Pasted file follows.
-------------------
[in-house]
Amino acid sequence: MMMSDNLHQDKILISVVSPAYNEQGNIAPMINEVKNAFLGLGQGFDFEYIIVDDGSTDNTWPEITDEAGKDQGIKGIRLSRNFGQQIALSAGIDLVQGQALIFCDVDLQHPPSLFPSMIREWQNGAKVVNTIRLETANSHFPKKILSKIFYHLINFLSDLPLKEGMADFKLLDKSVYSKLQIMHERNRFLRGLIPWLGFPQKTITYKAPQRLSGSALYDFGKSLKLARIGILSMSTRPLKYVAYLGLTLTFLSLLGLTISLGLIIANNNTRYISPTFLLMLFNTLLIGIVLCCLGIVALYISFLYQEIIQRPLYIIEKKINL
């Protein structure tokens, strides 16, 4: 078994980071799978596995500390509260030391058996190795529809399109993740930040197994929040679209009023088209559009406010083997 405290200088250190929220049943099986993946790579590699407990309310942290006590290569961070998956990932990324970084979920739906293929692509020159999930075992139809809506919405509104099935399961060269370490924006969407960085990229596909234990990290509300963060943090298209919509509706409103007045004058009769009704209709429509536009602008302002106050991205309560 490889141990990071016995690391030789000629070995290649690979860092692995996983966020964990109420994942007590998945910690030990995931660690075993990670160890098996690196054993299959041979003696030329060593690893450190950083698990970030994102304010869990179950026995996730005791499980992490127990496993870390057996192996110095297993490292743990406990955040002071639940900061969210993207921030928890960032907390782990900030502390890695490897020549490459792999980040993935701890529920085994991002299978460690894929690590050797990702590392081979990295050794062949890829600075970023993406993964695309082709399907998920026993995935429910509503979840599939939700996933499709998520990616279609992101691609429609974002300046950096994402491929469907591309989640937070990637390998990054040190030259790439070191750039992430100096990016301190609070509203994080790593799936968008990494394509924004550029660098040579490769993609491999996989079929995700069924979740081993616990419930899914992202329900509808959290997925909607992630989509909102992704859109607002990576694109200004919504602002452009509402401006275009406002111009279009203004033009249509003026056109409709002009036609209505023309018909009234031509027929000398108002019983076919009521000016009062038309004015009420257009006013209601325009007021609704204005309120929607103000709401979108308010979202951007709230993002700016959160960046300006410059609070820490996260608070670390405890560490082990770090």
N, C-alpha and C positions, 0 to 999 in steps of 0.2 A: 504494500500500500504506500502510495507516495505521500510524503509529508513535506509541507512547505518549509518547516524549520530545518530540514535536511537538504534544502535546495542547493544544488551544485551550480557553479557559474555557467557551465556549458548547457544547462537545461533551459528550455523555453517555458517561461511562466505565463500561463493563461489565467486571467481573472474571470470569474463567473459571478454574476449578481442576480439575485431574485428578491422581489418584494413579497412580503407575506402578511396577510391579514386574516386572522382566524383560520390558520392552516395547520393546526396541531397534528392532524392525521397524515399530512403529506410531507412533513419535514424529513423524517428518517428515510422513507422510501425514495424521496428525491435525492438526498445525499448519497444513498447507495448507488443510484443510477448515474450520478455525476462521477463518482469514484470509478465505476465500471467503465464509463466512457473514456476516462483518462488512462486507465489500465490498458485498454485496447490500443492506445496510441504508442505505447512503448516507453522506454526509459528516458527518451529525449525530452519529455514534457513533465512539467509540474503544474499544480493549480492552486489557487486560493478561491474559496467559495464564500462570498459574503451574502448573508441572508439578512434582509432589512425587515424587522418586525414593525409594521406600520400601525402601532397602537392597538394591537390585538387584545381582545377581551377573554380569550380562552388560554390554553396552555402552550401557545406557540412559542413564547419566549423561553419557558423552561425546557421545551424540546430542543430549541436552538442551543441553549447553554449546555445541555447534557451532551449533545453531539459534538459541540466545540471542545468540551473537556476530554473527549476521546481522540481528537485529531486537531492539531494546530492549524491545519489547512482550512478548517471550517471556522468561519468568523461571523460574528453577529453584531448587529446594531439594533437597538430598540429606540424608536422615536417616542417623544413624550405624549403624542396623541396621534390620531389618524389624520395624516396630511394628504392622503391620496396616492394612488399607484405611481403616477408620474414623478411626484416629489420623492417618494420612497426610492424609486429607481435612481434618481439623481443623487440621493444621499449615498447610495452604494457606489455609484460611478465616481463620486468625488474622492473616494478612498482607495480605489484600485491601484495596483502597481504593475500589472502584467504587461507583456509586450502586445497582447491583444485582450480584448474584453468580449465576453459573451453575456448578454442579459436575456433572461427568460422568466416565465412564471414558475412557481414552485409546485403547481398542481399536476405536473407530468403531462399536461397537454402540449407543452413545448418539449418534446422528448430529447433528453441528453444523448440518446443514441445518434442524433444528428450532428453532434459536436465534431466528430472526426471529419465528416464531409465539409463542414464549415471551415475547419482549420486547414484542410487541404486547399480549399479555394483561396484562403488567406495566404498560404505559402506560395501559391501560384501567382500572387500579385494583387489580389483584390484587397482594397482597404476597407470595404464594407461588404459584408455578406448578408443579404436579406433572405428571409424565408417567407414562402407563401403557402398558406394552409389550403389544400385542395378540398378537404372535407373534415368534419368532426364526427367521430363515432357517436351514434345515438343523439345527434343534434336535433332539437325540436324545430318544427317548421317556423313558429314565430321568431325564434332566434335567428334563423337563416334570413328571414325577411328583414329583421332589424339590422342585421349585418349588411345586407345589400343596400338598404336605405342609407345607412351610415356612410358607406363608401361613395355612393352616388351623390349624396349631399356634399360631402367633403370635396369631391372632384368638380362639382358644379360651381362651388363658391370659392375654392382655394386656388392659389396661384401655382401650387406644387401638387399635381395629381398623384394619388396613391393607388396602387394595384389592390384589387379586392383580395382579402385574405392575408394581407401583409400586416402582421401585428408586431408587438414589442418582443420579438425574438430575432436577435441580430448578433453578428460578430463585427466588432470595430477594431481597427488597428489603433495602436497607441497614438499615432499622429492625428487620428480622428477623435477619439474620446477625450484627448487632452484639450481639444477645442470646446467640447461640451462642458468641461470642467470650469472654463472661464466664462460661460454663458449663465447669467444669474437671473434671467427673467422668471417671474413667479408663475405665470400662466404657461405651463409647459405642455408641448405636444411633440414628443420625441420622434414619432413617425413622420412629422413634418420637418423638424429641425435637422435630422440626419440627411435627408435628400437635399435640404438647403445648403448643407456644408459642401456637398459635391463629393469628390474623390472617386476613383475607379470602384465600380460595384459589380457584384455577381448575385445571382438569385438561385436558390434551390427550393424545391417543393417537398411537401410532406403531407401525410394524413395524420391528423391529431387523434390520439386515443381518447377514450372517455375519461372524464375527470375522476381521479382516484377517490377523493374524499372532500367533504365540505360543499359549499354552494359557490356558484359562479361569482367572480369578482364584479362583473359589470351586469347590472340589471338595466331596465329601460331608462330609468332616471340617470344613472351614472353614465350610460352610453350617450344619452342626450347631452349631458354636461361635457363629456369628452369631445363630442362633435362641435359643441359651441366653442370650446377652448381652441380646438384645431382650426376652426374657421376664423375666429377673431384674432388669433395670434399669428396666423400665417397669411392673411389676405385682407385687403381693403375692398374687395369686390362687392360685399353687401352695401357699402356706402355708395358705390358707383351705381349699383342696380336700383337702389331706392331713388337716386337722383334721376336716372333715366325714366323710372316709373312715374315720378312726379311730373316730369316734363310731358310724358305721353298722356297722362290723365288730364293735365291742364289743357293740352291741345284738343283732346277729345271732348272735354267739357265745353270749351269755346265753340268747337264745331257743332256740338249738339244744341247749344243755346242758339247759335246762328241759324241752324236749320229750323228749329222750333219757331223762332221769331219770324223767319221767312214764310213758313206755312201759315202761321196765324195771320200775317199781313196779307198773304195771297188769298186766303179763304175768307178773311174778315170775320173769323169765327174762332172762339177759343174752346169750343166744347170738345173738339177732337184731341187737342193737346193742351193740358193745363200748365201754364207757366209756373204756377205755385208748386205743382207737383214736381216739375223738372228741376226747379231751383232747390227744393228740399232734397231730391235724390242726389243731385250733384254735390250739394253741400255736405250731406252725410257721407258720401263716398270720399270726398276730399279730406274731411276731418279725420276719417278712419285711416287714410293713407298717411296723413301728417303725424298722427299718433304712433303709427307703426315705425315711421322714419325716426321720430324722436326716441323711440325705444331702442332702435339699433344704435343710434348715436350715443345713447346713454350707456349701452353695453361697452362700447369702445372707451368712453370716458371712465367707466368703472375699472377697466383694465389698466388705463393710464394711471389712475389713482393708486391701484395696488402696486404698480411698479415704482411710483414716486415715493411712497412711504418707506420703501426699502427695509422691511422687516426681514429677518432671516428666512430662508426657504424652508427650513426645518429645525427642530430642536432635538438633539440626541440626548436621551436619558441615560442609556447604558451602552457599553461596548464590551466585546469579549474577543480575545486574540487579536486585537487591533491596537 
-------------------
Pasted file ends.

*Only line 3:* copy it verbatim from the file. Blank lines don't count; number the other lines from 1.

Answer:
């Protein structure tokens, strides 16, 4: 078994980071799978596995500390509260030391058996190795529809399109993740930040197994929040679209009023088209559009406010083997 405290200088250190929220049943099986993946790579590699407990309310942290006590290569961070998956990932990324970084979920739906293929692509020159999930075992139809809506919405509104099935399961060269370490924006969407960085990229596909234990990290509300963060943090298209919509509706409103007045004058009769009704209709429509536009602008302002106050991205309560 490889141990990071016995690391030789000629070995290649690979860092692995996983966020964990109420994942007590998945910690030990995931660690075993990670160890098996690196054993299959041979003696030329060593690893450190950083698990970030994102304010869990179950026995996730005791499980992490127990496993870390057996192996110095297993490292743990406990955040002071639940900061969210993207921030928890960032907390782990900030502390890695490897020549490459792999980040993935701890529920085994991002299978460690894929690590050797990702590392081979990295050794062949890829600075970023993406993964695309082709399907998920026993995935429910509503979840599939939700996933499709998520990616279609992101691609429609974002300046950096994402491929469907591309989640937070990637390998990054040190030259790439070191750039992430100096990016301190609070509203994080790593799936968008990494394509924004550029660098040579490769993609491999996989079929995700069924979740081993616990419930899914992202329900509808959290997925909607992630989509909102992704859109607002990576694109200004919504602002452009509402401006275009406002111009279009203004033009249509003026056109409709002009036609209505023309018909009234031509027929000398108002019983076919009521000016009062038309004015009420257009006013209601325009007021609704204005309120929607103000709401979108308010979202951007709230993002700016959160960046300006410059609070820490996260608070670390405890560490082990770090």